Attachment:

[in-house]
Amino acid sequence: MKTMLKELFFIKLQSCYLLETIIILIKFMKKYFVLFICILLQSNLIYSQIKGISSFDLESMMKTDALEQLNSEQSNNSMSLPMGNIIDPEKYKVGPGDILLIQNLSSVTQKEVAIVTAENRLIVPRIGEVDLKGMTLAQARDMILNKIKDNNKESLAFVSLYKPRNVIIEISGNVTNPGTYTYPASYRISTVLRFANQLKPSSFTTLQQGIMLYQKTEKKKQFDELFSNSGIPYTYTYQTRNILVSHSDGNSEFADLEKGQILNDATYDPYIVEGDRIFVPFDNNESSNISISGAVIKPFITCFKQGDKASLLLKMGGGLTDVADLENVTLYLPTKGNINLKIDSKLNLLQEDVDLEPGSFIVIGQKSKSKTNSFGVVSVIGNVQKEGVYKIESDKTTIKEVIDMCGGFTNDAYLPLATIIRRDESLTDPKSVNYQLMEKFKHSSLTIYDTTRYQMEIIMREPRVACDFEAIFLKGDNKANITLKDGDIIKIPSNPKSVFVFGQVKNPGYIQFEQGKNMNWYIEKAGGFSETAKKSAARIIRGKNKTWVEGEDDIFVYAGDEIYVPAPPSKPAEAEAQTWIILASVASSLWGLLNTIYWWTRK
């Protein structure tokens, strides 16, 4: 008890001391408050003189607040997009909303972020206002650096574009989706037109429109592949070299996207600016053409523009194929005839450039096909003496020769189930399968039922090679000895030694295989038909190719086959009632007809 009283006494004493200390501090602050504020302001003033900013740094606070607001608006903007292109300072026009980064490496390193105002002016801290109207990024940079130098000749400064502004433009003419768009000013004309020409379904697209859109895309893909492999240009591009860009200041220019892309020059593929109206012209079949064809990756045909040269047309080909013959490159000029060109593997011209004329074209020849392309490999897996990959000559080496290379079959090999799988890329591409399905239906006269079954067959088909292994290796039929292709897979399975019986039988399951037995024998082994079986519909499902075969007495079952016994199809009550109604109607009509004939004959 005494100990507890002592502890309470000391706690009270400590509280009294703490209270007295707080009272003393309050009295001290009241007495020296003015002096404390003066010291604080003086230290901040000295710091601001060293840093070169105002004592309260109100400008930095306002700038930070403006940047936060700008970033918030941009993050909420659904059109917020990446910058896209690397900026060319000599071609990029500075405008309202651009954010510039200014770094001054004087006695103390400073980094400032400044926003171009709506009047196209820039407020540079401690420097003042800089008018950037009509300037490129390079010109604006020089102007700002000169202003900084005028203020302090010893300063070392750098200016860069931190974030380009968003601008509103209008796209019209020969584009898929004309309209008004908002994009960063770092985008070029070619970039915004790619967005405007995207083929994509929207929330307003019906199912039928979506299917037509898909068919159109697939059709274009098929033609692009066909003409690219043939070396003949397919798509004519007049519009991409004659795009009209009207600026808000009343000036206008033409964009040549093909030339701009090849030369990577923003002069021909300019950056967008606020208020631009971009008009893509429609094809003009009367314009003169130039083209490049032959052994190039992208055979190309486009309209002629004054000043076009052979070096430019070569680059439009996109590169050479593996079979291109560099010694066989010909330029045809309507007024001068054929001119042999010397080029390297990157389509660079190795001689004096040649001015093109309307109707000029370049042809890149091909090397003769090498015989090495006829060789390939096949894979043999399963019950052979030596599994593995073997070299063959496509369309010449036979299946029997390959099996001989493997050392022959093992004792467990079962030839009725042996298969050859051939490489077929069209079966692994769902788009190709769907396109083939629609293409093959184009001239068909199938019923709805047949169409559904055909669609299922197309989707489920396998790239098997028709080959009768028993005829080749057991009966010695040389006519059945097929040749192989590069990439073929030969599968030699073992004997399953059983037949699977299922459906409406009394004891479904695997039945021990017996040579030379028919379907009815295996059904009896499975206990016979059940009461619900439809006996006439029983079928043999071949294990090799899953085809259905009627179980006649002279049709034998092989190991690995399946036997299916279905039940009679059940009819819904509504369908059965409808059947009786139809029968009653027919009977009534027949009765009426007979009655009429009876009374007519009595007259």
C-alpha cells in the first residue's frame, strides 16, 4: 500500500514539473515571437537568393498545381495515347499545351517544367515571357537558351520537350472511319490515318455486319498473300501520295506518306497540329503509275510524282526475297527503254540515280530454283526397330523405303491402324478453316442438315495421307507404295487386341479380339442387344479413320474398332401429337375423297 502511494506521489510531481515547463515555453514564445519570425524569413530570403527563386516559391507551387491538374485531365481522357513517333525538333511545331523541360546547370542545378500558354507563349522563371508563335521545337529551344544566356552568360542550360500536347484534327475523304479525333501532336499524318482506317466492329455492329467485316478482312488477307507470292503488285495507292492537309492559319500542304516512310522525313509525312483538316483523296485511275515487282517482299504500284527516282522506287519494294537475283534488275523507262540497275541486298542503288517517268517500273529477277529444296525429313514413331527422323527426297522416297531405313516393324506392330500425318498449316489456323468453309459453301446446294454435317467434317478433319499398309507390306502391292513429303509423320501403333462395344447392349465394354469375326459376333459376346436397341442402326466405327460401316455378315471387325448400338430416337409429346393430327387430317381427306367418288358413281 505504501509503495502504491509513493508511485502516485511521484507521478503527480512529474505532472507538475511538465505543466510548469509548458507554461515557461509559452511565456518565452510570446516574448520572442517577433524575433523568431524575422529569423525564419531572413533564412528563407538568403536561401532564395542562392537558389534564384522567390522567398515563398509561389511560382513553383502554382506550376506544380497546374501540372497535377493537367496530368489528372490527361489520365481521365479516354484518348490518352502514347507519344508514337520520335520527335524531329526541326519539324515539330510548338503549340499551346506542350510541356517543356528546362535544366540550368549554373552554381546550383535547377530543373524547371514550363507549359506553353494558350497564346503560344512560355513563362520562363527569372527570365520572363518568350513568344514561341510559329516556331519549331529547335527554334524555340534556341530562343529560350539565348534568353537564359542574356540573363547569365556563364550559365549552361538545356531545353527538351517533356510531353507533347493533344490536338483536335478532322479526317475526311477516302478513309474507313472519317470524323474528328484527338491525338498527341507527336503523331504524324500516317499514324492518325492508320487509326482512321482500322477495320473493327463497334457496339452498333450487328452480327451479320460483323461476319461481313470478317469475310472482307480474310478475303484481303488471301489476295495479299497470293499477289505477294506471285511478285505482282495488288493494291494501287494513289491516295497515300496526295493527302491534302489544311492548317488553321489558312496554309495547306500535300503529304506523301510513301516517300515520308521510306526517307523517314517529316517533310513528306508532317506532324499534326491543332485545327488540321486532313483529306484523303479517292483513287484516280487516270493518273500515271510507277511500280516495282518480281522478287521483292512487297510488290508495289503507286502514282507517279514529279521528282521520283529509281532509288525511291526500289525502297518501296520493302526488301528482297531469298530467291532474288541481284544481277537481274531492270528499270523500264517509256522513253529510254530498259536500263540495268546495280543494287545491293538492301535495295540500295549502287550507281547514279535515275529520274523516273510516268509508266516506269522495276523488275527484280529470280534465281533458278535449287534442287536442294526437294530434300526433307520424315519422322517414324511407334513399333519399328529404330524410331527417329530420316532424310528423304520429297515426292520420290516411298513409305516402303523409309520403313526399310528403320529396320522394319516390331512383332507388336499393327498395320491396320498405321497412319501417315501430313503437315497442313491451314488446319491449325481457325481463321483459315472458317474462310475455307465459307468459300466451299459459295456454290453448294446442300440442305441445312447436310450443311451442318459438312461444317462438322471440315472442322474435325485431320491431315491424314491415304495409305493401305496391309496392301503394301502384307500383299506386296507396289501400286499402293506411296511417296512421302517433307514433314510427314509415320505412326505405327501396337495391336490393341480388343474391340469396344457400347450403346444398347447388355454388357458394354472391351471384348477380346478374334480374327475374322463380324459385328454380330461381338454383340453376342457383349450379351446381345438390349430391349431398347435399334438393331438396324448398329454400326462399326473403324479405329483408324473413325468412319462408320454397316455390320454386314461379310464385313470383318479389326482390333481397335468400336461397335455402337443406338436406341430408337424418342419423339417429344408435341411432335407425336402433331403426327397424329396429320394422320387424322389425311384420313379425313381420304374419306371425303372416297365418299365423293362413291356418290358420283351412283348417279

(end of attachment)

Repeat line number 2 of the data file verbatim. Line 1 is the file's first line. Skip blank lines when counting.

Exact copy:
Amino acid sequence: MKTMLKELFFIKLQSCYLLETIIILIKFMKKYFVLFICILLQSNLIYSQIKGISSFDLESMMKTDALEQLNSEQSNNSMSLPMGNIIDPEKYKVGPGDILLIQNLSSVTQKEVAIVTAENRLIVPRIGEVDLKGMTLAQARDMILNKIKDNNKESLAFVSLYKPRNVIIEISGNVTNPGTYTYPASYRISTVLRFANQLKPSSFTTLQQGIMLYQKTEKKKQFDELFSNSGIPYTYTYQTRNILVSHSDGNSEFADLEKGQILNDATYDPYIVEGDRIFVPFDNNESSNISISGAVIKPFITCFKQGDKASLLLKMGGGLTDVADLENVTLYLPTKGNINLKIDSKLNLLQEDVDLEPGSFIVIGQKSKSKTNSFGVVSVIGNVQKEGVYKIESDKTTIKEVIDMCGGFTNDAYLPLATIIRRDESLTDPKSVNYQLMEKFKHSSLTIYDTTRYQMEIIMREPRVACDFEAIFLKGDNKANITLKDGDIIKIPSNPKSVFVFGQVKNPGYIQFEQGKNMNWYIEKAGGFSETAKKSAARIIRGKNKTWVEGEDDIFVYAGDEIYVPAPPSKPAEAEAQTWIILASVASSLWGLLNTIYWWTRK